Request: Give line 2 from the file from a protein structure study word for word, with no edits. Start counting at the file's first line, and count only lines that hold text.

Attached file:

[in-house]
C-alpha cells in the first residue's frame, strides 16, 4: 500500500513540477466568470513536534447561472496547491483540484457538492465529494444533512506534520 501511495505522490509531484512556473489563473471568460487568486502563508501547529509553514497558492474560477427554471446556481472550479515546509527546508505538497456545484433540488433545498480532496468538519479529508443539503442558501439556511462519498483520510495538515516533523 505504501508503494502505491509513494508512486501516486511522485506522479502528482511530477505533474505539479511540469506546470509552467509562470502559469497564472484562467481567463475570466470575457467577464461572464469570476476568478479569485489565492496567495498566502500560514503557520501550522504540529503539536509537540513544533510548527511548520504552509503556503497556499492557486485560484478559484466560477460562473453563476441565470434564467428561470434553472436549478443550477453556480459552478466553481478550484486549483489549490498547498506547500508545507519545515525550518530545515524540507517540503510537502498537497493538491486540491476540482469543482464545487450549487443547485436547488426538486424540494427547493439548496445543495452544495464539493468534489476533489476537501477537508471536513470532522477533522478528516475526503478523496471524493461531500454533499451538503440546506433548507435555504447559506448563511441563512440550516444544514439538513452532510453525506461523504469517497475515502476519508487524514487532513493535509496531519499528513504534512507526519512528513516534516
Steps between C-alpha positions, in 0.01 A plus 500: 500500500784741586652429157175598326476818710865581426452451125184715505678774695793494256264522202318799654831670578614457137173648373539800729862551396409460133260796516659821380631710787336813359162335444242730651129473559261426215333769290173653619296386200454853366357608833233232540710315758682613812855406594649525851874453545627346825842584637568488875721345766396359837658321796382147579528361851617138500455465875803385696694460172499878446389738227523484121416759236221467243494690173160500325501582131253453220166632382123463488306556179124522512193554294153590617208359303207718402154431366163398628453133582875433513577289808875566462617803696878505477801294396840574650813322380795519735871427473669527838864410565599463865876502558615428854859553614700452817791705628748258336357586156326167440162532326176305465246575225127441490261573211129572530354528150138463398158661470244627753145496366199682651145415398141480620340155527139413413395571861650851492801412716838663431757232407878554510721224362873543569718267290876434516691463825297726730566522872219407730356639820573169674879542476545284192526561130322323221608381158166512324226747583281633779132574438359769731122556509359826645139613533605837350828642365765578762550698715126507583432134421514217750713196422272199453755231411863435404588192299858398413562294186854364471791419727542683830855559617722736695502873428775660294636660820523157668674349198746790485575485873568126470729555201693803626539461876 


C-alpha cells in the first residue's frame, strides 16, 4: 500500500513540477466568470513536534447561472496547491483540484457538492465529494444533512506534520 501511495505522490509531484512556473489563473471568460487568486502563508501547529509553514497558492474560477427554471446556481472550479515546509527546508505538497456545484433540488433545498480532496468538519479529508443539503442558501439556511462519498483520510495538515516533523 505504501508503494502505491509513494508512486501516486511522485506522479502528482511530477505533474505539479511540469506546470509552467509562470502559469497564472484562467481567463475570466470575457467577464461572464469570476476568478479569485489565492496567495498566502500560514503557520501550522504540529503539536509537540513544533510548527511548520504552509503556503497556499492557486485560484478559484466560477460562473453563476441565470434564467428561470434553472436549478443550477453556480459552478466553481478550484486549483489549490498547498506547500508545507519545515525550518530545515524540507517540503510537502498537497493538491486540491476540482469543482464545487450549487443547485436547488426538486424540494427547493439548496445543495452544495464539493468534489476533489476537501477537508471536513470532522477533522478528516475526503478523496471524493461531500454533499451538503440546506433548507435555504447559506448563511441563512440550516444544514439538513452532510453525506461523504469517497475515502476519508487524514487532513493535509496531519499528513504534512507526519512528513516534516